Perth Train Station lego sculpture at Claremont Showgrounds exhibition 2012

Lego sculpture of Perth Train Station and surrounds at Claremont Showgrounds exhibition 2012

I’ve heard this prominent sculpture in the centre of Perth at Forrest Place unofficially described as a “dancing cactus”, but when was the last time that you saw a cactus dance? This seems to be the personification of an inanimate object, a phenomenon of the mind which could be the result of a range of causes: a well-cultivated imagination, hallucinatory drug usage, illness affecting the mind or perhaps a type of synaesthesia which involves thinking about concepts or objects as though they have personal attributes, attitudes, expressions or movements. The classic example of this is the involuntary association of letters of the alphabet and/or numbers with personal characteristics such as genders and ages and personalities, which is known as ordinal-linguistic personification, but all kinds of other things can be personified. The official title of the large green cactus-like sculpture in the Perth CBD suggests some kind of link with an illicit mind-bending drug, so it seems reasonable to speculate that this was the inspiration for this design. I don’t do drugs but I do experience ordinal-linguistic personification and I can certainly see what is “cactus” about this sculpture and also what is “dancing” about it, but I guess this could be an interpretation or perception which is assessable to just about anyone. When I look at the thing I see a group of cactus dancers with their heels rather awkwardly sticking out in mid-air. Do you see that? In an article about this sculpture which was published in The West last year, the great green thing was described as lively, playful and off-balance, which is generally what you are when you are dancing. It is the cactus that dances.

Some press articles about the dancing cactus:

Great green giant graces city. by Stephen Bevis The West Australian. August 18, 2011.

Exclusive interview with the Perth Cactus. by Jimmy The Exploder PerthNow. September 20, 2011.

Is synaesthesia caused by low levels of complement? Is Benson’s syndrome (PCA) caused by too much complement C3? Could synesthesia and posterior cortical atrophy be considered in some way opposites?

A note of warning – If you are thinking about copying or plagiarizing any of the text, ideas or descriptions in this post and using it as your own work without giving me (C. Wright, author of the blog “Am I a Super-recognizer?”) the proper acknowledgement and citations, then think again. If you do that you will be found out and you will regret it. If you want to make reference to this post or any of the ideas in it make sure that you state in your work exactly where you first read about these ideas. If you wish to quote any text from this post be sure to cite this post at this blog properly. There are many established citation methods. If you quote or make reference to material in this blog in your work, it would be a common courtesy to let me know about your work (I’m interested!) in a comment on any of the posts in this blog. Thank you.

A quote from New Scientist magazine about a study of microglia responding to changes in synaptic function in mice by Assistant Professor Beth Stevens and colleagues:

“Synapses were marked out for destruction through labelling with an immune chemical called C3”

Immune cells gobble up healthy but idle brain cells. 1 June 2012 by Andy Coghlan New Scientst. Magazine issue 2867.

A quote about her research at Prof Stevens’ professional web page:

“C1q and downstream complement proteins target synapses and are required for synapse elimination in the developing visual system.”

Beth Stevens, PhD, Boston Children’s Hospital

A quote from Wikipedia about synaesthesia:

“This cross-activation may arise due to a failure of the normal developmental process of pruning, which is one of the key mechanisms of synaptic plasticity, in which connections between brain regions are partially eliminated with development.”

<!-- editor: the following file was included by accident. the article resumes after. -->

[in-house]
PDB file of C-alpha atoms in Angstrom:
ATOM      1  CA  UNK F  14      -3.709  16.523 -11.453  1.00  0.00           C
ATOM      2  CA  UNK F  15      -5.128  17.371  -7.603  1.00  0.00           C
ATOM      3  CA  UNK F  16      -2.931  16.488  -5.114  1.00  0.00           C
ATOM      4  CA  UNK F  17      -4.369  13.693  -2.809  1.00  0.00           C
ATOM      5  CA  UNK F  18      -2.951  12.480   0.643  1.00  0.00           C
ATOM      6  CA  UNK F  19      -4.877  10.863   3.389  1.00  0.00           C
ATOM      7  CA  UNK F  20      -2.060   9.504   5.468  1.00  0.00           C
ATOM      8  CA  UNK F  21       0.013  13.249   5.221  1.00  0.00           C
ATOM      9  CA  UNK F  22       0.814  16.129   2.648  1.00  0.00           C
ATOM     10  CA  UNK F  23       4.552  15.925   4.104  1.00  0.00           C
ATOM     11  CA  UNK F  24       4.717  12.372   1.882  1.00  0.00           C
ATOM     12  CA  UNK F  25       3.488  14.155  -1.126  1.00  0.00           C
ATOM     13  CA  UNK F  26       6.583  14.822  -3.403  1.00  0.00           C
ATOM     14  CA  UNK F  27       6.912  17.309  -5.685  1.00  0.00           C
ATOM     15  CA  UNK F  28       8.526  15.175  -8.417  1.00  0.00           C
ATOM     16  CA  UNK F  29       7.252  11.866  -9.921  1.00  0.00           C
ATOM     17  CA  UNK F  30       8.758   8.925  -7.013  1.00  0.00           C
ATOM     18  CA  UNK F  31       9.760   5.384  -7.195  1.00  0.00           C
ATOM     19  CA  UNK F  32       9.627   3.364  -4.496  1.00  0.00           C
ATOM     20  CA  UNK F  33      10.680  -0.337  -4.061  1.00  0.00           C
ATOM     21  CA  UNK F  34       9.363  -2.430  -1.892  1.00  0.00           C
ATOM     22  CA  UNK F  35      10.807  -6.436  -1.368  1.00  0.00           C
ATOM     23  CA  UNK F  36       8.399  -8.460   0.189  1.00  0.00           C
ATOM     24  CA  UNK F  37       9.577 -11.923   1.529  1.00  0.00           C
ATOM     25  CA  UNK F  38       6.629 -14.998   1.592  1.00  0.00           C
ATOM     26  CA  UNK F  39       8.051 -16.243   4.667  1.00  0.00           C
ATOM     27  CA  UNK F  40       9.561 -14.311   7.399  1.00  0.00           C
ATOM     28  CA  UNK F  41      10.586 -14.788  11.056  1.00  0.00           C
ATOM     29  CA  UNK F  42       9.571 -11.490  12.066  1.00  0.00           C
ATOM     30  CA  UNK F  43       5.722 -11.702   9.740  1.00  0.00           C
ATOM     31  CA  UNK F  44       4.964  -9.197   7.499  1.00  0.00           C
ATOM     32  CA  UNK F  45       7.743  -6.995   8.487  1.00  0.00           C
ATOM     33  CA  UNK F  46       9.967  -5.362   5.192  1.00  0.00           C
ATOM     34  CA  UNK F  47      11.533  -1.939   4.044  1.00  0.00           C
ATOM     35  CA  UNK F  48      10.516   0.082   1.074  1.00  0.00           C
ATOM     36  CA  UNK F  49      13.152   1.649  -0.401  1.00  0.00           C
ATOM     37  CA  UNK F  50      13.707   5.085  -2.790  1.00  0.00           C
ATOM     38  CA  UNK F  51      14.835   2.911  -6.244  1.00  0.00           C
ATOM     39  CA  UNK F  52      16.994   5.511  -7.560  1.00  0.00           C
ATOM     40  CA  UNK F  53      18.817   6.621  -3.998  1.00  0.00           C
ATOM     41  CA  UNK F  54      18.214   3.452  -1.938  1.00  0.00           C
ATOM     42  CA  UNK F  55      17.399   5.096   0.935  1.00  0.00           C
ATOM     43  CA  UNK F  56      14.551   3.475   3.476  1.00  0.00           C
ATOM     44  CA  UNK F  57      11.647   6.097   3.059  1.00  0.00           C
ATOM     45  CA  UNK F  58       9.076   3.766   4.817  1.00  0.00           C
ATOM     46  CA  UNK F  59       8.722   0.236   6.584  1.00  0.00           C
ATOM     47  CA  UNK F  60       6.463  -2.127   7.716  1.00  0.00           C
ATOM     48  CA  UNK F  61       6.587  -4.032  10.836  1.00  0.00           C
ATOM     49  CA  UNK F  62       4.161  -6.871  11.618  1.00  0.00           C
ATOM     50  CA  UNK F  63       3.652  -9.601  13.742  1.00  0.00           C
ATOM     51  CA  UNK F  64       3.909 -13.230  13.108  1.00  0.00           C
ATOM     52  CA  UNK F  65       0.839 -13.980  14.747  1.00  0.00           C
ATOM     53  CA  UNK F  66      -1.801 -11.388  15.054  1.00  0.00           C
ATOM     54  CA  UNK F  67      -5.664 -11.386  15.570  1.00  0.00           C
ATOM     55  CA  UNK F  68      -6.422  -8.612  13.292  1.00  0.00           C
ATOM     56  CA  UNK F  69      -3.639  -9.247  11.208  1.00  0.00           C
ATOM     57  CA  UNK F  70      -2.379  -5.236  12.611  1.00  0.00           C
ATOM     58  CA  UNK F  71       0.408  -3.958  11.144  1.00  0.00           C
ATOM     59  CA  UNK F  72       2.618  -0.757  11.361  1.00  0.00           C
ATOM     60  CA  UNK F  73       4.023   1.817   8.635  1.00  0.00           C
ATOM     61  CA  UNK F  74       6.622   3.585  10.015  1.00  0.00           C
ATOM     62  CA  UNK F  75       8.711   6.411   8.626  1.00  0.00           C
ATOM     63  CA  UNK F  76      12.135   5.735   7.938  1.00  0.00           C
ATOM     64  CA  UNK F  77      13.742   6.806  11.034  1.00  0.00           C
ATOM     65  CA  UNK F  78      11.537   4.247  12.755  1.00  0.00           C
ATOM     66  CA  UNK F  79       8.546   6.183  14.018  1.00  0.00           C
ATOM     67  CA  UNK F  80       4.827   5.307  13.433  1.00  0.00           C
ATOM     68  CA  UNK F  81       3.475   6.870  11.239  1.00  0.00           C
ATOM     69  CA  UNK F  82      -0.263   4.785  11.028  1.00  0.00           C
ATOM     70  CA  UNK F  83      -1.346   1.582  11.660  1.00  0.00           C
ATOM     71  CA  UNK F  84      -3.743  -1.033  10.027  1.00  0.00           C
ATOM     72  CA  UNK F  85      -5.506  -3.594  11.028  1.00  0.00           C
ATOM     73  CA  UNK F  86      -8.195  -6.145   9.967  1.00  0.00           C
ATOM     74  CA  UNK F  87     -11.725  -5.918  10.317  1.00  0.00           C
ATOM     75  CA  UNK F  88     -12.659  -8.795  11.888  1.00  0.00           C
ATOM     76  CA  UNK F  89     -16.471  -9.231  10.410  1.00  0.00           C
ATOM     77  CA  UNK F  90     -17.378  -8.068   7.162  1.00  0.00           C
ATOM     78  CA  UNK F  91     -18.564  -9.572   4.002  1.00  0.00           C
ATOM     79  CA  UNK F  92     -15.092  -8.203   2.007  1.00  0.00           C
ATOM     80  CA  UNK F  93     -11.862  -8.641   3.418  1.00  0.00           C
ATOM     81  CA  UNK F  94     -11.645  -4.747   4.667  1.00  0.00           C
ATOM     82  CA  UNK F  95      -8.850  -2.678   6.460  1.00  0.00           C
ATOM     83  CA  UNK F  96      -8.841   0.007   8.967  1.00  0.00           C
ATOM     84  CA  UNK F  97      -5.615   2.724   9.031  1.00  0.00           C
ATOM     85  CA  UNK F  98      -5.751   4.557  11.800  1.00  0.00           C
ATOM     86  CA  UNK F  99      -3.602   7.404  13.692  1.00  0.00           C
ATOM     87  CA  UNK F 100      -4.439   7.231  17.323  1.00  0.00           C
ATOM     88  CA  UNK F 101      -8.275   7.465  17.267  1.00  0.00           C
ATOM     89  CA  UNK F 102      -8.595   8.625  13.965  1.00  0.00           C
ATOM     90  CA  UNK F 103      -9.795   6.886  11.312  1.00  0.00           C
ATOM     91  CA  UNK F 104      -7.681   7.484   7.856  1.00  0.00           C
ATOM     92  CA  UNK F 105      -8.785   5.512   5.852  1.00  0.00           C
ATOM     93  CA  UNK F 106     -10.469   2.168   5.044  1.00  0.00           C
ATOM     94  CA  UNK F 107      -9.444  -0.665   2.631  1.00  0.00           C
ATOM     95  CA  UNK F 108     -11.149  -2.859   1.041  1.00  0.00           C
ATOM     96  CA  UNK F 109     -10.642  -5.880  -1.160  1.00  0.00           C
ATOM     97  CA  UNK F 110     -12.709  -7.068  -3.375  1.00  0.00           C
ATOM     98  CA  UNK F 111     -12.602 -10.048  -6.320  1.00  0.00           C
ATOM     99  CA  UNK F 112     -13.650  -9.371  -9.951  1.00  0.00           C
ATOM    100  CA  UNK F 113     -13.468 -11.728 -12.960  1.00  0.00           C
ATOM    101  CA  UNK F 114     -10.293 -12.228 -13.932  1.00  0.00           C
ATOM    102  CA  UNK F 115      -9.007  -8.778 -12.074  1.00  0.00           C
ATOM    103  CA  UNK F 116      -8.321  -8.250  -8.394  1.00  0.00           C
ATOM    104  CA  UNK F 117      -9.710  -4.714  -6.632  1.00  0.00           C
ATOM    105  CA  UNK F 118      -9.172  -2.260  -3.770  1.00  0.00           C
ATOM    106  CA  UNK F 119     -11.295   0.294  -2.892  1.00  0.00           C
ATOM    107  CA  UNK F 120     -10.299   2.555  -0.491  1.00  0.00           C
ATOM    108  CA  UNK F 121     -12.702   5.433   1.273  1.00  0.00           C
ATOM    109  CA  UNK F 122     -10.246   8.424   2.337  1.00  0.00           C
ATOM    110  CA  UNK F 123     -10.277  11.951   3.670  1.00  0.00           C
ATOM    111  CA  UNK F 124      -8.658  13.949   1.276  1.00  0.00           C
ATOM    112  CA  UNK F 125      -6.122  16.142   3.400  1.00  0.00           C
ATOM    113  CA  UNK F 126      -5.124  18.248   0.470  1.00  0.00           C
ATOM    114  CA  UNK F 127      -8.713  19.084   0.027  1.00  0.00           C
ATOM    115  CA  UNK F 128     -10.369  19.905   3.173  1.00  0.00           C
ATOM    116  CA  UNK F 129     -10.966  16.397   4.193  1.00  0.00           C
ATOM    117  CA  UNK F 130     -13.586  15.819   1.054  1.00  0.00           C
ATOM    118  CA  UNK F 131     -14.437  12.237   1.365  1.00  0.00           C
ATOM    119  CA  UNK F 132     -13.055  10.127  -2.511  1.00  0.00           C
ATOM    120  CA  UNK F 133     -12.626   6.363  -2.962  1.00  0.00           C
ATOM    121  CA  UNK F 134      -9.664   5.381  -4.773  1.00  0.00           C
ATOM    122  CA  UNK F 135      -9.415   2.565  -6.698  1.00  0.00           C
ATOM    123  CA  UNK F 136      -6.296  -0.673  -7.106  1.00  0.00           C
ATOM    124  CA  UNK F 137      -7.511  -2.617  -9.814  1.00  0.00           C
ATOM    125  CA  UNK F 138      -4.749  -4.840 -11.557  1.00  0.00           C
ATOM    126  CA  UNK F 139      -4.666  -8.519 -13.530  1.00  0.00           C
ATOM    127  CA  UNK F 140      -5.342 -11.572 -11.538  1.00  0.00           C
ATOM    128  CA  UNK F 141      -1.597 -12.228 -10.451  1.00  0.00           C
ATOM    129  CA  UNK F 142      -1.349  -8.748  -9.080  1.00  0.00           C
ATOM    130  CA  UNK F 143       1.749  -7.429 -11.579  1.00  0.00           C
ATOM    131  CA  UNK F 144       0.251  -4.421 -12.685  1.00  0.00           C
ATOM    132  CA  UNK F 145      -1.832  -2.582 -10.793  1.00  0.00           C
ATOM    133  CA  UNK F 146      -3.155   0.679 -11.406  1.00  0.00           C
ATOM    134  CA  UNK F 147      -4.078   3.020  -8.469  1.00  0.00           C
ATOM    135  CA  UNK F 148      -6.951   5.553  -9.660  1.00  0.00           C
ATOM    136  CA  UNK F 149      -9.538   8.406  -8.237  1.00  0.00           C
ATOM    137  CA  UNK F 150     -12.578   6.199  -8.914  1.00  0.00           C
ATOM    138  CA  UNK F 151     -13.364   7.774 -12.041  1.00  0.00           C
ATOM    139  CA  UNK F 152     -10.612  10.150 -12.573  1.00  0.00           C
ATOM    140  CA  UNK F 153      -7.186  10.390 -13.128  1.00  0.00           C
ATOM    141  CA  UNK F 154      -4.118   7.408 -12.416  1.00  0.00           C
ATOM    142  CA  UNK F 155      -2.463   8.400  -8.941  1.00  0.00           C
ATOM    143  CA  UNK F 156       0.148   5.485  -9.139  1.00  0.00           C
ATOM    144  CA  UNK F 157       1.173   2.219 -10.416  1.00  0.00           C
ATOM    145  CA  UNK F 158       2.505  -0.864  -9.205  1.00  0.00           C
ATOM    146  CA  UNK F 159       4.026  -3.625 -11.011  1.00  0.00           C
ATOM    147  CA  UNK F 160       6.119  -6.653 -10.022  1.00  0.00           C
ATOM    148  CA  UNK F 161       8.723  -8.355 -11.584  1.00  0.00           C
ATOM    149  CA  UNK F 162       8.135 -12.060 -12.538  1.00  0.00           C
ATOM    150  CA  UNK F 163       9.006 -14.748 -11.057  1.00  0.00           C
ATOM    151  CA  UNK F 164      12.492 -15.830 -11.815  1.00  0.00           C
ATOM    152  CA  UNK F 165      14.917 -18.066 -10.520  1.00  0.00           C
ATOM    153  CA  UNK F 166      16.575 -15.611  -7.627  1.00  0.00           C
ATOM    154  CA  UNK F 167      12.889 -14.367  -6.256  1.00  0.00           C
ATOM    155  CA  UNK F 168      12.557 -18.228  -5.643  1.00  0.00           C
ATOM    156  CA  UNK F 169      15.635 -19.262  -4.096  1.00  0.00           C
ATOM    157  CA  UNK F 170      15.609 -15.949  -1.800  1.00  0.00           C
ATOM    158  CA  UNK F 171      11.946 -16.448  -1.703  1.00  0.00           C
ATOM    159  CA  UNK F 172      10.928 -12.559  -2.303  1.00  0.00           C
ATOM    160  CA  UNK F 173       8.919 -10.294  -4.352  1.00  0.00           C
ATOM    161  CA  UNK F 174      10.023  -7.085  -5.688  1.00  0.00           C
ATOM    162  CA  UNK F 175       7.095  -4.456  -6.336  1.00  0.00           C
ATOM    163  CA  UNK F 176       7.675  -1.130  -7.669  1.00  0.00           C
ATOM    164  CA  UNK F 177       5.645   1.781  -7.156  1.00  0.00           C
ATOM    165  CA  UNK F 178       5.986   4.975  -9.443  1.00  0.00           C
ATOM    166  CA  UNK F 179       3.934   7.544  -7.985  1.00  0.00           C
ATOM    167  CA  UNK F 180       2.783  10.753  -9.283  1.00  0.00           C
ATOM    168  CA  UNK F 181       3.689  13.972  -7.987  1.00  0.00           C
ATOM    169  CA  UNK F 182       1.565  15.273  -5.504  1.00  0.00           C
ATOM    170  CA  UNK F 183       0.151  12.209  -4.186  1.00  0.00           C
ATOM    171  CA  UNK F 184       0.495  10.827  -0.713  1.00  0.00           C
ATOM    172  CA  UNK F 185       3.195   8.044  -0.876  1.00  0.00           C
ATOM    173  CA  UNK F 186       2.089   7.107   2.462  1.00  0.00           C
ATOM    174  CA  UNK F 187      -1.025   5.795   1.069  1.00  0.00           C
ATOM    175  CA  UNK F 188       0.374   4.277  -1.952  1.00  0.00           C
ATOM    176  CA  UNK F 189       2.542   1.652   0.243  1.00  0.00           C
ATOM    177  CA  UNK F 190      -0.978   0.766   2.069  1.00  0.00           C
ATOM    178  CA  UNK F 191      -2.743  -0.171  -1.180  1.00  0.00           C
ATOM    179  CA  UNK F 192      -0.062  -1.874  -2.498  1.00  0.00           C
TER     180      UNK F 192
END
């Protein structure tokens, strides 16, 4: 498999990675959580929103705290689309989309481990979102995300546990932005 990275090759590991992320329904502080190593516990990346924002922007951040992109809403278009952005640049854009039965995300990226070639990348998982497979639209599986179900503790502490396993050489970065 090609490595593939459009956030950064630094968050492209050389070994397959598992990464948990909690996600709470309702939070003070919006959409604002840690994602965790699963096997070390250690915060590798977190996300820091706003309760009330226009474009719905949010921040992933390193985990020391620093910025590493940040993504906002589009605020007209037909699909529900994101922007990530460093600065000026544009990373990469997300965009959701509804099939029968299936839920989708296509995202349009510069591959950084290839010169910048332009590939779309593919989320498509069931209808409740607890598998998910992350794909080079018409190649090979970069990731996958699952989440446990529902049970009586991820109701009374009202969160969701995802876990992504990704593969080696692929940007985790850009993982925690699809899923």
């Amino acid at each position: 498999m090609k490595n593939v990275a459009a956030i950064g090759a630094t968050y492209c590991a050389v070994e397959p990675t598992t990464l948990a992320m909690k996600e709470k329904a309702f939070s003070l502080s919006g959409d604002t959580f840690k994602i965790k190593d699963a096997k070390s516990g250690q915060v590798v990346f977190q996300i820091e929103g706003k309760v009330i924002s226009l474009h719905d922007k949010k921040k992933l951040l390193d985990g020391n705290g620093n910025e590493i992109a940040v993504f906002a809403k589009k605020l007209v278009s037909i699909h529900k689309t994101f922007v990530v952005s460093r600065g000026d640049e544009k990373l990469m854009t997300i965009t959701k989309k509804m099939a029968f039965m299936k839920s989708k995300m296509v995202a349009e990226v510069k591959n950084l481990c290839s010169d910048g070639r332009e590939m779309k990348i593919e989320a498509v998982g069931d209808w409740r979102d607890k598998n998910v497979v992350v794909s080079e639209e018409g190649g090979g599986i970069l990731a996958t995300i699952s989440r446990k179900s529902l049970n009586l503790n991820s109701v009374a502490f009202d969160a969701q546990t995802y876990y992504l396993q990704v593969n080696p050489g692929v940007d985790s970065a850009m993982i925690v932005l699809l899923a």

Wikipedia contributors Neural basis of synesthesia.  Wikipedia, The Free Encyclopedia, 25 May 2012, 01:45 UTC,

A quote from Wikipedia about Benson’s syndrome or Posterior Cortical Atrophy:

“The disease causes atrophy of the back (posterior) part of the cerebral cortex, resulting in the progressive disruption of complex visual processing.

Wikipedia contributors Posterior cortical atrophy Wikipedia, The Free Encyclopedia, 4 February 2012, 22:34 UTC,

Two quotes by me from this blog:

“The idea that I have something like the opposite of Benson’s syndrome would neatly draw together all the elements of some odd phenomena that I have observed over a number of years…”

“I guess the million-dollar question is  – why does Benson’s syndrome affect only some specific parts of the brain? What is it about a certain group of areas of the brain that appear to make these areas prone to hyperconnectivity in some families, and vulnerable to dysfunction in Benson’s syndrome? Is there some magic chemical or process that regulates growth in these areas of the brain? I doubt that the answer could be so simple.”

The Opposite of Benson’s Syndrome? by C. Wright Am I a Super-recognizer? January 4, 2011.

My doubt has suddenly evaporated! Could complement be the “magic chemical”? Where’s my Nobel Prize in Physiology or Medicine?

The DOI link in the New Scientist article discussed above doesn’t work, but I’m quite sure this is the journal paper that the article is about:

Dorothy P. Schafer, Emily K. Lehrman, Amanda G. Kautzman, Ryuta Koyama, Alan R. Mardinly, Ryo Yamasaki, Richard M. Ransohoff, Michael E. Greenberg, Ben A. Barres, Beth Stevens Microglia Sculpt Postnatal Neural Circuits in an Activity and Complement-Dependent Manner. Neuron. Volume 74 Issue 4 691-705, 24 May 2012. 10.1016/j.neuron.2012.03.026

A number of other interesting journal papers can be found through Prof. Steven’s web page, some available to read in full text (if you can find the button to click on in the top right corner of the PubMed page). I also found a recently published item by Stevens and colleagues that looks like it is about the same subject as the New Scientist article, published in a conference abstract supplement of the journal Schizophrenia Research, which is a bit of a mystery as I didn’t think the title suggested schizophrenia. You need to pay to read the full text, which I didn’t.

Here’s something else to read, if you’re keen. You can read the whole thing for free:

Marie-Ève Tremblay, Beth Stevens, Amanda Sierra, Hiroaki Wake, Alain Bessis and Axel Nimmerjahn The Role of Microglia in the Healthy Brain. Journal of Neuroscience. 9 November 2011, (45): 16064-16069; doi:10.1523/JNEUROSCI.4158-11.2011


C3, C4, C5....

C3, C4, C5….